St. Bernards First in State to Offer New Stent

St. Bernards First in State to Offer New Stent

Today, physicians at St. Bernards Medical Center became the first in the state of Arkansas to implant the Eluvia™ Drug-Eluting Vascular Stent System, specifically developed for the treatment of peripheral artery disease (PAD). St. Bernards is only one of 20 hospitals in the country currently implanting the Eluvia.

Dr. Max Arroyo and Dr. Ahmed Ahmed, cardiologists at St. Bernards, implanted the stent, which was specifically designed to treat blockages in the arteries (often referred to as PAD) of the lower extremities.

This stent system allows the patient to receive sustained drug release over an extended period of time, providing treatment directly at the blockage site.

“We are absolutely thrilled to be the first in the state and the eight-state region to offer the Eluvia stent, which gives our patients another option for the treatment of PAD,” said Connie Hill, vice president of cancer and heart services at St. Bernards. “I am incredibly proud of our physician team and, specifically, Drs. Ahmed and Arroyo for leading the way in cutting-edge treatments.”

The Eluvia stent, developed by Boston Scientific, utilizes a drug-polymer combination to offer sustained release of the drug paclitaxel for a one-year timeframe, designed to prevent tissue regrowth that might otherwise block the stented artery.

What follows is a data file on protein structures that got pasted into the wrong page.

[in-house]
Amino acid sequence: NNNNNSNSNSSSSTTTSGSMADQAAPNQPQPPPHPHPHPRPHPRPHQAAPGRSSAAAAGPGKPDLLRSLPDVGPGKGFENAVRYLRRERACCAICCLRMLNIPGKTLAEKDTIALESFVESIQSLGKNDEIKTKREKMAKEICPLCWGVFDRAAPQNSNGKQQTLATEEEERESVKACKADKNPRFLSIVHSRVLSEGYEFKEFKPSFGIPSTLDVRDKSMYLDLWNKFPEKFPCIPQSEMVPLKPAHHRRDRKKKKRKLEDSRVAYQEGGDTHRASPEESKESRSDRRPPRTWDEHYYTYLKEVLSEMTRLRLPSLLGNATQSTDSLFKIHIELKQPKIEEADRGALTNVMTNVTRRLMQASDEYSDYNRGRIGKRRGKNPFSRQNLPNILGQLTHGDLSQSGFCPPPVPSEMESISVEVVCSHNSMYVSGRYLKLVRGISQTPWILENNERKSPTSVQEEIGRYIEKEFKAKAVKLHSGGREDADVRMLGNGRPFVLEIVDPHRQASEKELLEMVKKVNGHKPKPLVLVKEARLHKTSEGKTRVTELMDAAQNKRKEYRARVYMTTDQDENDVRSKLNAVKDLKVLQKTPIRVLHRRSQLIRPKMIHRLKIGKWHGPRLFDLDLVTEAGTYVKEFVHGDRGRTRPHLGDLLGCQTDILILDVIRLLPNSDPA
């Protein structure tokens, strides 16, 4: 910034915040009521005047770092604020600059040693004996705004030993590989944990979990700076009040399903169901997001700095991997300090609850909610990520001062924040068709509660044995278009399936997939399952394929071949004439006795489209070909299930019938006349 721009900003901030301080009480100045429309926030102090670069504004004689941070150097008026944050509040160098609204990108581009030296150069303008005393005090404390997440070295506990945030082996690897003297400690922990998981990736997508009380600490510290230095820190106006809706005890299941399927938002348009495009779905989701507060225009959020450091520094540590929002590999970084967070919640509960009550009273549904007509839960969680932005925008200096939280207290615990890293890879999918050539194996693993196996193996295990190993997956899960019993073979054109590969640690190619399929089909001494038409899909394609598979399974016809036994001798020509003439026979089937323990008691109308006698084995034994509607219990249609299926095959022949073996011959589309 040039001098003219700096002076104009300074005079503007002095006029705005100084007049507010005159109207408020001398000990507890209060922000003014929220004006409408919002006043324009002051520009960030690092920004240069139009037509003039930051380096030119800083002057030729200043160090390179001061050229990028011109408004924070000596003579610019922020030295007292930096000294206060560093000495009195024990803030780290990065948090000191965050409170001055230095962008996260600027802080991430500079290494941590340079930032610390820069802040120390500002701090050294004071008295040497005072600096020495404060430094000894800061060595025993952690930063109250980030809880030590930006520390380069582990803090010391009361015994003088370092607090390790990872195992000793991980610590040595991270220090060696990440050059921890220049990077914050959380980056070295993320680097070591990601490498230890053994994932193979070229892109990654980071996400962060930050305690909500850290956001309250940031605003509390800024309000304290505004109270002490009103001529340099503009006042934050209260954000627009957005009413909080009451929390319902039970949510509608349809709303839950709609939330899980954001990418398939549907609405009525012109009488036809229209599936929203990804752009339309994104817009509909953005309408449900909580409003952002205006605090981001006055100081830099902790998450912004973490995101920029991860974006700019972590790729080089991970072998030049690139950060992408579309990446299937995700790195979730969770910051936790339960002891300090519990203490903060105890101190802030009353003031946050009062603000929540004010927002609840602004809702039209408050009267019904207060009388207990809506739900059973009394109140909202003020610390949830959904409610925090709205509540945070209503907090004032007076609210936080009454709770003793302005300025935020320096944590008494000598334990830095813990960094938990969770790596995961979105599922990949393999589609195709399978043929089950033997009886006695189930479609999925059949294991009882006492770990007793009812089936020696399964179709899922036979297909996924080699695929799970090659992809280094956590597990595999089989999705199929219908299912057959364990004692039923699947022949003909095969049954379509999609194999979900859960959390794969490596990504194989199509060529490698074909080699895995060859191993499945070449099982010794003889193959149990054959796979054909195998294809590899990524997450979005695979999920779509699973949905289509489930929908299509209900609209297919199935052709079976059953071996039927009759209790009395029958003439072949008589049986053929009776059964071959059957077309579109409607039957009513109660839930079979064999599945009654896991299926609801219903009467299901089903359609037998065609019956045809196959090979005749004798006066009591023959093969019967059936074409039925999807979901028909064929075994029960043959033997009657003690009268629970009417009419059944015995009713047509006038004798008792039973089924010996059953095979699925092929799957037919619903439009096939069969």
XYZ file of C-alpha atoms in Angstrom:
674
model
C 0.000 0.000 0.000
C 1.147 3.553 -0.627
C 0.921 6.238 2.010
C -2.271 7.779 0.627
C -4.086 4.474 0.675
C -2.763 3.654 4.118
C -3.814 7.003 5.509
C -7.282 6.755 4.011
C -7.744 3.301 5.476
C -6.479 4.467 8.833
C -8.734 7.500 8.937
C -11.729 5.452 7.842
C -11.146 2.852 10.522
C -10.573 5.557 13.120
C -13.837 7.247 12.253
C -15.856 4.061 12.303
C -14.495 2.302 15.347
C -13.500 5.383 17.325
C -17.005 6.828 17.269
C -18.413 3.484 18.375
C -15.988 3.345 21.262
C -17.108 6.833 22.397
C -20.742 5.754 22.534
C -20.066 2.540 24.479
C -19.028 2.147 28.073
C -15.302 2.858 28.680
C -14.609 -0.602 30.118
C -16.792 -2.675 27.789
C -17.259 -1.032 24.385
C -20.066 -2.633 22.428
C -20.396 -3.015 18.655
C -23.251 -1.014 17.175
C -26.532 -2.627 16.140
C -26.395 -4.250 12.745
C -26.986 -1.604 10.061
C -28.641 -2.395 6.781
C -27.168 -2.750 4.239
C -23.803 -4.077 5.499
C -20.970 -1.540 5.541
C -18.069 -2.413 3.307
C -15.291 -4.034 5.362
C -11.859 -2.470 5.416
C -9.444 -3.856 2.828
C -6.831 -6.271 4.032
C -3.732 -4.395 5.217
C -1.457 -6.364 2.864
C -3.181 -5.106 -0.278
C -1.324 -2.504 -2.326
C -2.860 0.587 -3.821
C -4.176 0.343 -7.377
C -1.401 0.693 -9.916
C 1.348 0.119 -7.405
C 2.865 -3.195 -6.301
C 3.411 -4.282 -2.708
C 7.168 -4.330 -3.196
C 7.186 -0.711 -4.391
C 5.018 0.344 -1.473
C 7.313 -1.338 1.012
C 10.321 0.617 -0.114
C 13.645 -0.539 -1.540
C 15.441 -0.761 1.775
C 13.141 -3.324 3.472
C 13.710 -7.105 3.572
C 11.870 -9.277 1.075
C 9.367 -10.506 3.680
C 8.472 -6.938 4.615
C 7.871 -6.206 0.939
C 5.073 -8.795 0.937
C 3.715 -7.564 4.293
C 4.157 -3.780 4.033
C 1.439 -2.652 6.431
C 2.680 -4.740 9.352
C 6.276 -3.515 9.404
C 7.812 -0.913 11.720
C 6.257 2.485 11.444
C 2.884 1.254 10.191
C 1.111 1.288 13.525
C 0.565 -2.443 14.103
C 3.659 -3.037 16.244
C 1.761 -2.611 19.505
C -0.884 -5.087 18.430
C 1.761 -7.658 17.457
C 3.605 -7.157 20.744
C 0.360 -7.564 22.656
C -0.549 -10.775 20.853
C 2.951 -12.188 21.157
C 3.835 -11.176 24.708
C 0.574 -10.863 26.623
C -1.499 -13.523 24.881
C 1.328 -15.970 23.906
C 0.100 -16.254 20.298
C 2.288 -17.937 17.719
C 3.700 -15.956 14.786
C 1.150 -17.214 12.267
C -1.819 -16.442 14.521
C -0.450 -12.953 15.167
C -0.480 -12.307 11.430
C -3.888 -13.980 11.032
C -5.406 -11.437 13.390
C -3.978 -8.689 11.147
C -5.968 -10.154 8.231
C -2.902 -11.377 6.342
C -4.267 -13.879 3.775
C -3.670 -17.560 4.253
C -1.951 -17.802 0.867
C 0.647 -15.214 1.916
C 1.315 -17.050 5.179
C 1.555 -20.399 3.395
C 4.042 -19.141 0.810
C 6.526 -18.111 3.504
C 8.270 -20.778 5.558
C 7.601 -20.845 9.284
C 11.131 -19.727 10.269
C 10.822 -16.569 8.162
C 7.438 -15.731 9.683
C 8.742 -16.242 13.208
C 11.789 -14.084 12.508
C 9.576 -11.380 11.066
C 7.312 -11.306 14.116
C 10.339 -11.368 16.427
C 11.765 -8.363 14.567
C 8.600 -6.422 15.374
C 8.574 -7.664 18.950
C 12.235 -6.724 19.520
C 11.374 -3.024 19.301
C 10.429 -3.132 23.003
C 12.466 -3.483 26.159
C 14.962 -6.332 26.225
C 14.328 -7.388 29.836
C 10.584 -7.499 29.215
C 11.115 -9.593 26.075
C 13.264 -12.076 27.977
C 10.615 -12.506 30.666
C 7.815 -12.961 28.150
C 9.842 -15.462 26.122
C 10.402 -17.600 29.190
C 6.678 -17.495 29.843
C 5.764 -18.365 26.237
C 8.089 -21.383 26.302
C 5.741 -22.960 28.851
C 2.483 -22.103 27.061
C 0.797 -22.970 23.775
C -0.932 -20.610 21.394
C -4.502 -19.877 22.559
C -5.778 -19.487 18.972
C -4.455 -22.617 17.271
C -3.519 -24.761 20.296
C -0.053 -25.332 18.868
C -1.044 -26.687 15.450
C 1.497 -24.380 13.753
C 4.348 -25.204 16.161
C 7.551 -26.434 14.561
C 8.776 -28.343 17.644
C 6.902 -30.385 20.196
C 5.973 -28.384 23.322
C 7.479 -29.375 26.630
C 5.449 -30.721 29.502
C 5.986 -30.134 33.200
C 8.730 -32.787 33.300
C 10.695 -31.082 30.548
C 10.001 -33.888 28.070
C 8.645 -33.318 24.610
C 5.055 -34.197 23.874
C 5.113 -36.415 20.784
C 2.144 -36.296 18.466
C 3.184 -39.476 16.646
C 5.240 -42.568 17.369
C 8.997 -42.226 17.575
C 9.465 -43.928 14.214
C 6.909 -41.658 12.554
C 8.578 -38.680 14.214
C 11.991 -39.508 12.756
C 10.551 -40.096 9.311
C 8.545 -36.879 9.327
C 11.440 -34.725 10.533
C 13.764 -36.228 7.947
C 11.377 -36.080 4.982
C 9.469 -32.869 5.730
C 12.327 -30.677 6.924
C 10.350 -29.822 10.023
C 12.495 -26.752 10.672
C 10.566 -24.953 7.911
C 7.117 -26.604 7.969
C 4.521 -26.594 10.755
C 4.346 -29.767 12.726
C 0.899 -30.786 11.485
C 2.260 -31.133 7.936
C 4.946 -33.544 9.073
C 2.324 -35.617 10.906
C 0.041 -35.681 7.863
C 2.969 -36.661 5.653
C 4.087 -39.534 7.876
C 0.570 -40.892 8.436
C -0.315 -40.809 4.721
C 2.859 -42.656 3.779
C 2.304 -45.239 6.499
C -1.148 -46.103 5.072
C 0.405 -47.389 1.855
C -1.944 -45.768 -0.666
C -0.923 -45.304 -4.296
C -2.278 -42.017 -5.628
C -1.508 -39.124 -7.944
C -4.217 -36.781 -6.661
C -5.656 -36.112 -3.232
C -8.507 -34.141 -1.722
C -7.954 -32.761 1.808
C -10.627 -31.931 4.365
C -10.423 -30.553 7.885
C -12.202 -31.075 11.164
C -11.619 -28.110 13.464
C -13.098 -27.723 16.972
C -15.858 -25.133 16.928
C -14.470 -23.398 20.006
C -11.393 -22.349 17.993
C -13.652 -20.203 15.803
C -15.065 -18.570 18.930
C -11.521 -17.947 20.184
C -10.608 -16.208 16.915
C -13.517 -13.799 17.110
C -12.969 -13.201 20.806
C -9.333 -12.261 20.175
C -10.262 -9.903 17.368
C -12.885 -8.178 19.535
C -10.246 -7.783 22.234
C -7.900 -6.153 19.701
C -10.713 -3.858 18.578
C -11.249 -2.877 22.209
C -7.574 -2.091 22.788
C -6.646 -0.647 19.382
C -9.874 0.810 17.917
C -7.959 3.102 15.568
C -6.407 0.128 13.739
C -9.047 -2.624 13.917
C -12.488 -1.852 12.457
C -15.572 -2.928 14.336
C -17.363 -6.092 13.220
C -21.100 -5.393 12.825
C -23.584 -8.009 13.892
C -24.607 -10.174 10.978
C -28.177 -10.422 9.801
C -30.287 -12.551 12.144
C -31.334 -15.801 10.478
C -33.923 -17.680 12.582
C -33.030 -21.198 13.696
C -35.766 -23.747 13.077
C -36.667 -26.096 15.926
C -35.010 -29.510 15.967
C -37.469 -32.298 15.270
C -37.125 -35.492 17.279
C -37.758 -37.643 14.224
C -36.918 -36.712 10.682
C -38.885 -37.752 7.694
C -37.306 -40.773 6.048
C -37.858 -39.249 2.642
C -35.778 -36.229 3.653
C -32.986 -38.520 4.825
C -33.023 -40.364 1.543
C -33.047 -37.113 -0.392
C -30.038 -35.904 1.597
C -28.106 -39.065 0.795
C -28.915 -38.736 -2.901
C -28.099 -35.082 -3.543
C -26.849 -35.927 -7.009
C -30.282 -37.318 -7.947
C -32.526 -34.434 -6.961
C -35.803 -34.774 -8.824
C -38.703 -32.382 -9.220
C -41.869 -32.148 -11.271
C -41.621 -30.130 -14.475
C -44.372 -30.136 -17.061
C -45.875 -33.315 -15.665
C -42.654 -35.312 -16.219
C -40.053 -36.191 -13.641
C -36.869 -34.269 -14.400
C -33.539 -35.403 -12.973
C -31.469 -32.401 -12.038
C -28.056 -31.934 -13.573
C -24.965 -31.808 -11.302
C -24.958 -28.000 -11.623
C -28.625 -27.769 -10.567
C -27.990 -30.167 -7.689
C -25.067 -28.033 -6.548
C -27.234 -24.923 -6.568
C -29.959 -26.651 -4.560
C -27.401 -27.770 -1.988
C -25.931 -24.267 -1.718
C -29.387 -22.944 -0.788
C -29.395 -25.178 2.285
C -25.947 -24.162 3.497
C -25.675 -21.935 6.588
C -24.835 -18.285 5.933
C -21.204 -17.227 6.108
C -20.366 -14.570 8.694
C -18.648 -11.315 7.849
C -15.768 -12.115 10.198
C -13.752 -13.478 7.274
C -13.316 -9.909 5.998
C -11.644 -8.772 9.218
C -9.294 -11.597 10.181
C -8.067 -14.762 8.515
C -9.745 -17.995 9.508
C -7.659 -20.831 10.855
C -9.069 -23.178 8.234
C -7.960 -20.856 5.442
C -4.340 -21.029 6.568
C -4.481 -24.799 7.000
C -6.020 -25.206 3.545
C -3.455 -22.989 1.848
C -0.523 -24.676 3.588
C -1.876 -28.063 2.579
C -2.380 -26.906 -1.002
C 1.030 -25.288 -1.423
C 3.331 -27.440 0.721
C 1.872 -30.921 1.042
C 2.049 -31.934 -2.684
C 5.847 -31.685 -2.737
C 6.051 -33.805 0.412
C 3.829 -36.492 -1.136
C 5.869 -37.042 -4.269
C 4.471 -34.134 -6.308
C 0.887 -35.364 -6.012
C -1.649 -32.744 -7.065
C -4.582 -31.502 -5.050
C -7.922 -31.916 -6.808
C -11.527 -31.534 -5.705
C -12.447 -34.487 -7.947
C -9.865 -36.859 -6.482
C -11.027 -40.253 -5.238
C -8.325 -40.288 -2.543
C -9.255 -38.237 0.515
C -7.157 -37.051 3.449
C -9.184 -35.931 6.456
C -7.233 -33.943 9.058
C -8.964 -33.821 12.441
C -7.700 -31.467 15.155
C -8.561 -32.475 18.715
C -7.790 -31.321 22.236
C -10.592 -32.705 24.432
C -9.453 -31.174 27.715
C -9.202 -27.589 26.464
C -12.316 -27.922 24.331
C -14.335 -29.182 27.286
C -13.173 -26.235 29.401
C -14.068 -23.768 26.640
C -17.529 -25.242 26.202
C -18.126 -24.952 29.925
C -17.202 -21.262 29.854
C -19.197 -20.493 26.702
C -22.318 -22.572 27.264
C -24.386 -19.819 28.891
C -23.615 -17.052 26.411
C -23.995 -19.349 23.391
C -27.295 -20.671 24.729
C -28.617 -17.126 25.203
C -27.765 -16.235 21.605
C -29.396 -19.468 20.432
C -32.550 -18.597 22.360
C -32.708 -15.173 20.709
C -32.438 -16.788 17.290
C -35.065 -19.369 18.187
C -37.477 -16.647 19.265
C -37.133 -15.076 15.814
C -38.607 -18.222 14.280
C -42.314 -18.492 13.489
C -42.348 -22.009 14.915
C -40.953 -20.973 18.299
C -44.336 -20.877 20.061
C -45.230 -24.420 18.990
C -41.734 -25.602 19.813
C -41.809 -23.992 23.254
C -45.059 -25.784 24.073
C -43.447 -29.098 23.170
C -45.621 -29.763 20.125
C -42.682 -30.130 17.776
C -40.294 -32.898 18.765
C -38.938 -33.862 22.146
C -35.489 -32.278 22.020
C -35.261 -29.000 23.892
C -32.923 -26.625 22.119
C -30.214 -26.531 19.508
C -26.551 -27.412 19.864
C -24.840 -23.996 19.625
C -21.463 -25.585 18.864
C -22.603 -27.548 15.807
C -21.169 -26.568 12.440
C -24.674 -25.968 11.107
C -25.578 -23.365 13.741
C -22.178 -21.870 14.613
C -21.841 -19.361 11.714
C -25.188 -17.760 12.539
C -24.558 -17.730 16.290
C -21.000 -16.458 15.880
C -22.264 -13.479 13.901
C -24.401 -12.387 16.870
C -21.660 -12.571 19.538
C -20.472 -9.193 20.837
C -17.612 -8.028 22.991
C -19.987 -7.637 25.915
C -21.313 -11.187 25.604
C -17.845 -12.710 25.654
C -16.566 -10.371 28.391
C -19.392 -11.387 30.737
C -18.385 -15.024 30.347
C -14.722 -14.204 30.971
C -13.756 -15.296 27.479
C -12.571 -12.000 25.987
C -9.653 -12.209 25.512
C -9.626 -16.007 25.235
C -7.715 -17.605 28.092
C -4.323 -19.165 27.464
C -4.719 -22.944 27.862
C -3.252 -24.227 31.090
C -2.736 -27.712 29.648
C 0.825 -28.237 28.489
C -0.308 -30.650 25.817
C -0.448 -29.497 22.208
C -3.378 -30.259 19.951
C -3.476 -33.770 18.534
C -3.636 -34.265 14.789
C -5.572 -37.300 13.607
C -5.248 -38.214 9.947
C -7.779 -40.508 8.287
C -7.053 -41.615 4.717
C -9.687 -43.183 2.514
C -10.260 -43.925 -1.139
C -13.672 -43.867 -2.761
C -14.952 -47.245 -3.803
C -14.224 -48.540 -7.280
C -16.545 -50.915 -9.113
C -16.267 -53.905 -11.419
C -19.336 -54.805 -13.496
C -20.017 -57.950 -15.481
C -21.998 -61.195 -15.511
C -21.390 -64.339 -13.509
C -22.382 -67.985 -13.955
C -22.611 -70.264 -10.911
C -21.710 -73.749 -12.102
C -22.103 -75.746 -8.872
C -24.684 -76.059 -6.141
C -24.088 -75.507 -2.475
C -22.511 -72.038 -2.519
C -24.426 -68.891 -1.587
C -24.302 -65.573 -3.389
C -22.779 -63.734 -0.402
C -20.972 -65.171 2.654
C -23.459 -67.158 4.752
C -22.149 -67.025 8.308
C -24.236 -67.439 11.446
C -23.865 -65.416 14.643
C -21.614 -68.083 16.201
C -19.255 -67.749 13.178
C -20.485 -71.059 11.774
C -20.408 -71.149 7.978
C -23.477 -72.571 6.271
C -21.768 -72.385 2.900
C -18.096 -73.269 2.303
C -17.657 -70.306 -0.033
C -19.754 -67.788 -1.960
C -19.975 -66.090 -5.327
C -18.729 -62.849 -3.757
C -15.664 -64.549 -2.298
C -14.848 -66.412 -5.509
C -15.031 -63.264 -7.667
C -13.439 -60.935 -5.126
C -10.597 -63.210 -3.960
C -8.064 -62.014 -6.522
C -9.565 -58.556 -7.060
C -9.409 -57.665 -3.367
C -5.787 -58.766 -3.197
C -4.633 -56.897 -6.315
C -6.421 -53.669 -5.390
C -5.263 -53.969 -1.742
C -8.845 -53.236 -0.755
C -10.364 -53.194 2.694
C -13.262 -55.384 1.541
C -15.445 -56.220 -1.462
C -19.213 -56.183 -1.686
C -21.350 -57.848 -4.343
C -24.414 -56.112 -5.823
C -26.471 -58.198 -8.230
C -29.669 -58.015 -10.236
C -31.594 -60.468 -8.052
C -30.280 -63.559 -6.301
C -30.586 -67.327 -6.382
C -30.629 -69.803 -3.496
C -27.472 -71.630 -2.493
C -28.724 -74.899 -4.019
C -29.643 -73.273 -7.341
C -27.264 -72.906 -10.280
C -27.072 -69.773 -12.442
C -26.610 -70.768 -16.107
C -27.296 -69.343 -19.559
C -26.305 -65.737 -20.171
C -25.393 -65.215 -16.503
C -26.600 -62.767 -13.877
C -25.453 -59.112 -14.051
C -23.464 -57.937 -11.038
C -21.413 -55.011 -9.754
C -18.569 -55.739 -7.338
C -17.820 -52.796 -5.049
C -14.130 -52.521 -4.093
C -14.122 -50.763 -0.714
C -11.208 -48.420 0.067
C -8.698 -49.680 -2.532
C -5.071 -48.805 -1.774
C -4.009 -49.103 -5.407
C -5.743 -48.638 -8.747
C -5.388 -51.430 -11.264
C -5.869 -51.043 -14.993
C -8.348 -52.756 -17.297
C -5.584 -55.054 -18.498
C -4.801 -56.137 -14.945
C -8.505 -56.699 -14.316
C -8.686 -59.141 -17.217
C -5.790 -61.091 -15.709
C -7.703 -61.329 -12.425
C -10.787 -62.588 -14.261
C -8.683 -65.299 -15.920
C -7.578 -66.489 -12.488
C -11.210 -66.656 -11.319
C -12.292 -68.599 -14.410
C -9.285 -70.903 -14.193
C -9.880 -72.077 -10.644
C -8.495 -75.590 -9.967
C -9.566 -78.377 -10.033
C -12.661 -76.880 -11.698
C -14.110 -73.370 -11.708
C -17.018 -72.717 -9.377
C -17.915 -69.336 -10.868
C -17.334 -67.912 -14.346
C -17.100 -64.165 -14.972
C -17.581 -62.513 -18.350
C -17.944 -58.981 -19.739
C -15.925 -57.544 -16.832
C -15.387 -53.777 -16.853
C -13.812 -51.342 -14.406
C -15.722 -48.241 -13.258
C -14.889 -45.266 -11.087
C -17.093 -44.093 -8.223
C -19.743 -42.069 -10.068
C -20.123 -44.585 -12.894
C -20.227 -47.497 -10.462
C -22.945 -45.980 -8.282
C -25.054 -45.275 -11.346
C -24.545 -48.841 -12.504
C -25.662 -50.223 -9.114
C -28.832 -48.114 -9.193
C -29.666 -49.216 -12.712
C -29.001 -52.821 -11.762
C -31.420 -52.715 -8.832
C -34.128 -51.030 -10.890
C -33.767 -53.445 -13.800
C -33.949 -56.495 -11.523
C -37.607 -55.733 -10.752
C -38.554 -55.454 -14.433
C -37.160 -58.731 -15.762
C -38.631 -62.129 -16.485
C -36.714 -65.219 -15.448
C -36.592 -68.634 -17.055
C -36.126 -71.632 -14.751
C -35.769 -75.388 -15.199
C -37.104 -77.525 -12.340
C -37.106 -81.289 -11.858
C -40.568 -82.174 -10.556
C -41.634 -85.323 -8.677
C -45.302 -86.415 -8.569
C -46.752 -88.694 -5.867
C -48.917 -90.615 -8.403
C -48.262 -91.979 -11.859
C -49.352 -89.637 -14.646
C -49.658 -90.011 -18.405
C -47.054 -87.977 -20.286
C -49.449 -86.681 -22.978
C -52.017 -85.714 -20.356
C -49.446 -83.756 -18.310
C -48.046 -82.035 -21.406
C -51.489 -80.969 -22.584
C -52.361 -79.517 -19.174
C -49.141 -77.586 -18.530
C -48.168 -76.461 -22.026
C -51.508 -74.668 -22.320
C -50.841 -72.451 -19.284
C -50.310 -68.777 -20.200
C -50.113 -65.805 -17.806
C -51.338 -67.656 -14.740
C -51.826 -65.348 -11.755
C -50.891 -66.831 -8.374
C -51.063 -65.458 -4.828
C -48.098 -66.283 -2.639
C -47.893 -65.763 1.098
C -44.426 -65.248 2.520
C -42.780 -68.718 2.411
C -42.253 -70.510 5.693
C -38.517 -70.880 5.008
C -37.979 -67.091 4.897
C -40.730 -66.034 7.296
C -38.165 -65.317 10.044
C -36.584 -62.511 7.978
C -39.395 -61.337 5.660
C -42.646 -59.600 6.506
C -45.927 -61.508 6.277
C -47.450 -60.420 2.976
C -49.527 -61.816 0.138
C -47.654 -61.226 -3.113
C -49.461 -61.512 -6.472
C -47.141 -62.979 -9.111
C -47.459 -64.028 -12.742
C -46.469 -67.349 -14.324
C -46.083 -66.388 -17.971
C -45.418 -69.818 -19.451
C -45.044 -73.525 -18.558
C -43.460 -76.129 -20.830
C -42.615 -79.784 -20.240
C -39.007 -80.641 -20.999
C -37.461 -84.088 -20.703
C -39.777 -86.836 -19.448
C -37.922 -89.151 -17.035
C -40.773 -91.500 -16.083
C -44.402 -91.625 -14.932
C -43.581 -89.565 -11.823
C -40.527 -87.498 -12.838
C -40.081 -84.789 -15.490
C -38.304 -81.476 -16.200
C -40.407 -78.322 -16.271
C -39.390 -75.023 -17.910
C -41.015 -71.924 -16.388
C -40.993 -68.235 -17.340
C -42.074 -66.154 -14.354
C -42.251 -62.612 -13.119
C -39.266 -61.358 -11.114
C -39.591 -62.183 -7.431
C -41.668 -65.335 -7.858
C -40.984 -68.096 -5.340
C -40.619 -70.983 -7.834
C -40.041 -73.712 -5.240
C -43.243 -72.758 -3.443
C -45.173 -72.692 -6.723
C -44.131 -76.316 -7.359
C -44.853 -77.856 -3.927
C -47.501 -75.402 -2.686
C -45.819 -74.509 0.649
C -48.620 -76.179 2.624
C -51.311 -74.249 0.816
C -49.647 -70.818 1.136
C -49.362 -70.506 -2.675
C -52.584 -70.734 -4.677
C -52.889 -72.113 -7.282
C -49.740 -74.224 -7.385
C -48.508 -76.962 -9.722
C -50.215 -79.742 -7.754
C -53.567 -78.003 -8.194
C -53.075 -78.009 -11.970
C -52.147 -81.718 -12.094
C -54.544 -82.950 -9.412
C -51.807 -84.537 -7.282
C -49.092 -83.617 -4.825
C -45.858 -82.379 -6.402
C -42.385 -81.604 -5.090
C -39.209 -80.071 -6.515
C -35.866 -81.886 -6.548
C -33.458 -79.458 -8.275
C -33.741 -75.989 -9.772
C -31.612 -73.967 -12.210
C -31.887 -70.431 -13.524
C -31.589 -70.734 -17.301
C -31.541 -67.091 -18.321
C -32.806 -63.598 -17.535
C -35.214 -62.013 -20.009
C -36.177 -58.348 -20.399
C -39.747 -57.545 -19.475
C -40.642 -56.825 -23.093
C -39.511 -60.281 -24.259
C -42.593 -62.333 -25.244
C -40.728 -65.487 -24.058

The Eluvia stent was compared in head-to-head trials with the only other drug-coated peripheral stent on the market and the Eluvia has superior outcomes with 88.5 percent patency of the treated blockage at 12 months. Additionally, of those patients treated with the Eluvia stent, fewer went on to require surgical intervention when compared to other peripheral drug-coated stents on the market.

Approximately 8.5 million people in the United States are affected by PAD, which occurs when fatty or calcified atherosclerotic material, called plaque, builds up on the walls of the arteries of the legs, restricting blood flow and causing pain, swelling and a diminished quality of life. If blood flow is not restored and maintained, severe cases of PAD can lead to pain, ulcers and even amputation of the affected limb.